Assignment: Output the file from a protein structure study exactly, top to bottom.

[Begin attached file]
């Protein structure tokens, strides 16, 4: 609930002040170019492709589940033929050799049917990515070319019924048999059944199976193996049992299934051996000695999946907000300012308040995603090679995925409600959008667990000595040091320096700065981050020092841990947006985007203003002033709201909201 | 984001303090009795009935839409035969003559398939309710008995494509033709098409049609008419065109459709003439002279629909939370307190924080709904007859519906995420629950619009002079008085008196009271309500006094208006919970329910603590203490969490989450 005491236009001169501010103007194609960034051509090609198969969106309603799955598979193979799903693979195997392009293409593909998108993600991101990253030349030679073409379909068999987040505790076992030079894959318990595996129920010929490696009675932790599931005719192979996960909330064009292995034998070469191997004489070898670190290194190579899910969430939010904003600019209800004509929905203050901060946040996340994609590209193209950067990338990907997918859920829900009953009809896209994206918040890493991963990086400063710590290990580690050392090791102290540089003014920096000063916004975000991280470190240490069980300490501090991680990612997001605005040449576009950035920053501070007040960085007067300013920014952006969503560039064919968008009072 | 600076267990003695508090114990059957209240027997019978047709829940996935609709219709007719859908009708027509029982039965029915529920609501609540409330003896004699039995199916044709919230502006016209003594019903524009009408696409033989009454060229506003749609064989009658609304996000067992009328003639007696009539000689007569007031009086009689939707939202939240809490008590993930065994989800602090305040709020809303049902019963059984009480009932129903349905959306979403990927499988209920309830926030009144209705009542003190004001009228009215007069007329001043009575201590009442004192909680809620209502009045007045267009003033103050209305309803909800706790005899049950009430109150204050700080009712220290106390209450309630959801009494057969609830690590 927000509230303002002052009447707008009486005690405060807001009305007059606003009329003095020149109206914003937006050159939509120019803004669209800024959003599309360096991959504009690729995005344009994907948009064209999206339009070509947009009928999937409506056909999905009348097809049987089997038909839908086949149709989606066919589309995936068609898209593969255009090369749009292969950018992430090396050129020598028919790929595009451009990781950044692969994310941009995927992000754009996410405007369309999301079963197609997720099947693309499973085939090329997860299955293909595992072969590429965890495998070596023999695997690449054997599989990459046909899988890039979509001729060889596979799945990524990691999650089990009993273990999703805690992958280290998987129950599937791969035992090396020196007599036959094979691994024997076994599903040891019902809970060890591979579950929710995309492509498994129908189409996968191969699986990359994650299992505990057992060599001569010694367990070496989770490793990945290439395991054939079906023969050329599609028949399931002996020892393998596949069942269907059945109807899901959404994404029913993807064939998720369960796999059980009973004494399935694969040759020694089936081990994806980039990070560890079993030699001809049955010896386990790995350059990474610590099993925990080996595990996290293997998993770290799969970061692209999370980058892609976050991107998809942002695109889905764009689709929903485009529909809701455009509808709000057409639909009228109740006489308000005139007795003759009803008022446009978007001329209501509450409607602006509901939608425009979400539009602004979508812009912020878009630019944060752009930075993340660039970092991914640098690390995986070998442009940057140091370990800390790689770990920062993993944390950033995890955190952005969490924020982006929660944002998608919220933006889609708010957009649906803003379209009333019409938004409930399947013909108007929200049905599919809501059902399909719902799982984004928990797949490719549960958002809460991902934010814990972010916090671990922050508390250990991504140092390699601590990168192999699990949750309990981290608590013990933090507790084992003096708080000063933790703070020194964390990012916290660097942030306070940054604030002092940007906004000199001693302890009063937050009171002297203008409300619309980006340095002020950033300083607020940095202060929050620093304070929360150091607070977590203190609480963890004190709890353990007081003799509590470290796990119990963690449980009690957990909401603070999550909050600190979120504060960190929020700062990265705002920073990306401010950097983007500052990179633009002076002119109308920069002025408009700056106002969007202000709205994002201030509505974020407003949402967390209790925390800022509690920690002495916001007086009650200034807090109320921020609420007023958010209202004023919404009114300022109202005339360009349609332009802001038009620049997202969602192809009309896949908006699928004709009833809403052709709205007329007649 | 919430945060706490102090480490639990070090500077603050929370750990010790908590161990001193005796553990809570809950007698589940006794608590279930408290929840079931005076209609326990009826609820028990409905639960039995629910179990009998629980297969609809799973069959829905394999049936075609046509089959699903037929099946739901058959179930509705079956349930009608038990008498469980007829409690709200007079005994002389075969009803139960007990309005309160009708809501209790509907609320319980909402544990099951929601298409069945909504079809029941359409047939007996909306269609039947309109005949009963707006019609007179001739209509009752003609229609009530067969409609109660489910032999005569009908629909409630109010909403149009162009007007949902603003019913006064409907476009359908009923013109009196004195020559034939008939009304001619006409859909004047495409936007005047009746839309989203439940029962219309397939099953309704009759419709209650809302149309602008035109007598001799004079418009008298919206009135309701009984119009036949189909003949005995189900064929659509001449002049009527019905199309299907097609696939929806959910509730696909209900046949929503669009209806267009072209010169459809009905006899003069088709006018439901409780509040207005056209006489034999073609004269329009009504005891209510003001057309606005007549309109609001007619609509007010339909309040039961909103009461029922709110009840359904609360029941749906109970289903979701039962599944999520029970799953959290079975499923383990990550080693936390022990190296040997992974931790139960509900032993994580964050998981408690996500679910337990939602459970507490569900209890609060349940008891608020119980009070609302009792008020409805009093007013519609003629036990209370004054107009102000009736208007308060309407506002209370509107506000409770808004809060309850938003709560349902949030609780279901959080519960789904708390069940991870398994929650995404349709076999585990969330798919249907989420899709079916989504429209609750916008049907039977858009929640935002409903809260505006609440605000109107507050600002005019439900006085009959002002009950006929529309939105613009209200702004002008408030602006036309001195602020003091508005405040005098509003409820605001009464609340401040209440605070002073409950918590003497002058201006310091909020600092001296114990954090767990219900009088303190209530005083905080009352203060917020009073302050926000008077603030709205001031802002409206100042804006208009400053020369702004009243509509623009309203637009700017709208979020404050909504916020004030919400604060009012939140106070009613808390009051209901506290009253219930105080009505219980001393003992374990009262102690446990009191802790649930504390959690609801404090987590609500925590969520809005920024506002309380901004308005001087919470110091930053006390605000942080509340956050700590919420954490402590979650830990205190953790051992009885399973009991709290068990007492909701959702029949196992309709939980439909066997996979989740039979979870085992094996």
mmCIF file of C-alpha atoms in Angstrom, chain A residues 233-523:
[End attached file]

């Protein structure tokens, strides 16, 4: 609930002040170019492709589940033929050799049917990515070319019924048999059944199976193996049992299934051996000695999946907000300012308040995603090679995925409600959008667990000595040091320096700065981050020092841990947006985007203003002033709201909201 | 984001303090009795009935839409035969003559398939309710008995494509033709098409049609008419065109459709003439002279629909939370307190924080709904007859519906995420629950619009002079008085008196009271309500006094208006919970329910603590203490969490989450 005491236009001169501010103007194609960034051509090609198969969106309603799955598979193979799903693979195997392009293409593909998108993600991101990253030349030679073409379909068999987040505790076992030079894959318990595996129920010929490696009675932790599931005719192979996960909330064009292995034998070469191997004489070898670190290194190579899910969430939010904003600019209800004509929905203050901060946040996340994609590209193209950067990338990907997918859920829900009953009809896209994206918040890493991963990086400063710590290990580690050392090791102290540089003014920096000063916004975000991280470190240490069980300490501090991680990612997001605005040449576009950035920053501070007040960085007067300013920014952006969503560039064919968008009072 | 600076267990003695508090114990059957209240027997019978047709829940996935609709219709007719859908009708027509029982039965029915529920609501609540409330003896004699039995199916044709919230502006016209003594019903524009009408696409033989009454060229506003749609064989009658609304996000067992009328003639007696009539000689007569007031009086009689939707939202939240809490008590993930065994989800602090305040709020809303049902019963059984009480009932129903349905959306979403990927499988209920309830926030009144209705009542003190004001009228009215007069007329001043009575201590009442004192909680809620209502009045007045267009003033103050209305309803909800706790005899049950009430109150204050700080009712220290106390209450309630959801009494057969609830690590 927000509230303002002052009447707008009486005690405060807001009305007059606003009329003095020149109206914003937006050159939509120019803004669209800024959003599309360096991959504009690729995005344009994907948009064209999206339009070509947009009928999937409506056909999905009348097809049987089997038909839908086949149709989606066919589309995936068609898209593969255009090369749009292969950018992430090396050129020598028919790929595009451009990781950044692969994310941009995927992000754009996410405007369309999301079963197609997720099947693309499973085939090329997860299955293909595992072969590429965890495998070596023999695997690449054997599989990459046909899988890039979509001729060889596979799945990524990691999650089990009993273990999703805690992958280290998987129950599937791969035992090396020196007599036959094979691994024997076994599903040891019902809970060890591979579950929710995309492509498994129908189409996968191969699986990359994650299992505990057992060599001569010694367990070496989770490793990945290439395991054939079906023969050329599609028949399931002996020892393998596949069942269907059945109807899901959404994404029913993807064939998720369960796999059980009973004494399935694969040759020694089936081990994806980039990070560890079993030699001809049955010896386990790995350059990474610590099993925990080996595990996290293997998993770290799969970061692209999370980058892609976050991107998809942002695109889905764009689709929903485009529909809701455009509808709000057409639909009228109740006489308000005139007795003759009803008022446009978007001329209501509450409607602006509901939608425009979400539009602004979508812009912020878009630019944060752009930075993340660039970092991914640098690390995986070998442009940057140091370990800390790689770990920062993993944390950033995890955190952005969490924020982006929660944002998608919220933006889609708010957009649906803003379209009333019409938004409930399947013909108007929200049905599919809501059902399909719902799982984004928990797949490719549960958002809460991902934010814990972010916090671990922050508390250990991504140092390699601590990168192999699990949750309990981290608590013990933090507790084992003096708080000063933790703070020194964390990012916290660097942030306070940054604030002092940007906004000199001693302890009063937050009171002297203008409300619309980006340095002020950033300083607020940095202060929050620093304070929360150091607070977590203190609480963890004190709890353990007081003799509590470290796990119990963690449980009690957990909401603070999550909050600190979120504060960190929020700062990265705002920073990306401010950097983007500052990179633009002076002119109308920069002025408009700056106002969007202000709205994002201030509505974020407003949402967390209790925390800022509690920690002495916001007086009650200034807090109320921020609420007023958010209202004023919404009114300022109202005339360009349609332009802001038009620049997202969602192809009309896949908006699928004709009833809403052709709205007329007649 | 919430945060706490102090480490639990070090500077603050929370750990010790908590161990001193005796553990809570809950007698589940006794608590279930408290929840079931005076209609326990009826609820028990409905639960039995629910179990009998629980297969609809799973069959829905394999049936075609046509089959699903037929099946739901058959179930509705079956349930009608038990008498469980007829409690709200007079005994002389075969009803139960007990309005309160009708809501209790509907609320319980909402544990099951929601298409069945909504079809029941359409047939007996909306269609039947309109005949009963707006019609007179001739209509009752003609229609009530067969409609109660489910032999005569009908629909409630109010909403149009162009007007949902603003019913006064409907476009359908009923013109009196004195020559034939008939009304001619006409859909004047495409936007005047009746839309989203439940029962219309397939099953309704009759419709209650809302149309602008035109007598001799004079418009008298919206009135309701009984119009036949189909003949005995189900064929659509001449002049009527019905199309299907097609696939929806959910509730696909209900046949929503669009209806267009072209010169459809009905006899003069088709006018439901409780509040207005056209006489034999073609004269329009009504005891209510003001057309606005007549309109609001007619609509007010339909309040039961909103009461029922709110009840359904609360029941749906109970289903979701039962599944999520029970799953959290079975499923383990990550080693936390022990190296040997992974931790139960509900032993994580964050998981408690996500679910337990939602459970507490569900209890609060349940008891608020119980009070609302009792008020409805009093007013519609003629036990209370004054107009102000009736208007308060309407506002209370509107506000409770808004809060309850938003709560349902949030609780279901959080519960789904708390069940991870398994929650995404349709076999585990969330798919249907989420899709079916989504429209609750916008049907039977858009929640935002409903809260505006609440605000109107507050600002005019439900006085009959002002009950006929529309939105613009209200702004002008408030602006036309001195602020003091508005405040005098509003409820605001009464609340401040209440605070002073409950918590003497002058201006310091909020600092001296114990954090767990219900009088303190209530005083905080009352203060917020009073302050926000008077603030709205001031802002409206100042804006208009400053020369702004009243509509623009309203637009700017709208979020404050909504916020004030919400604060009012939140106070009613808390009051209901506290009253219930105080009505219980001393003992374990009262102690446990009191802790649930504390959690609801404090987590609500925590969520809005920024506002309380901004308005001087919470110091930053006390605000942080509340956050700590919420954490402590979650830990205190953790051992009885399973009991709290068990007492909701959702029949196992309709939980439909066997996979989740039979979870085992094996």
mmCIF file of C-alpha atoms in Angstrom, chain A residues 233-523: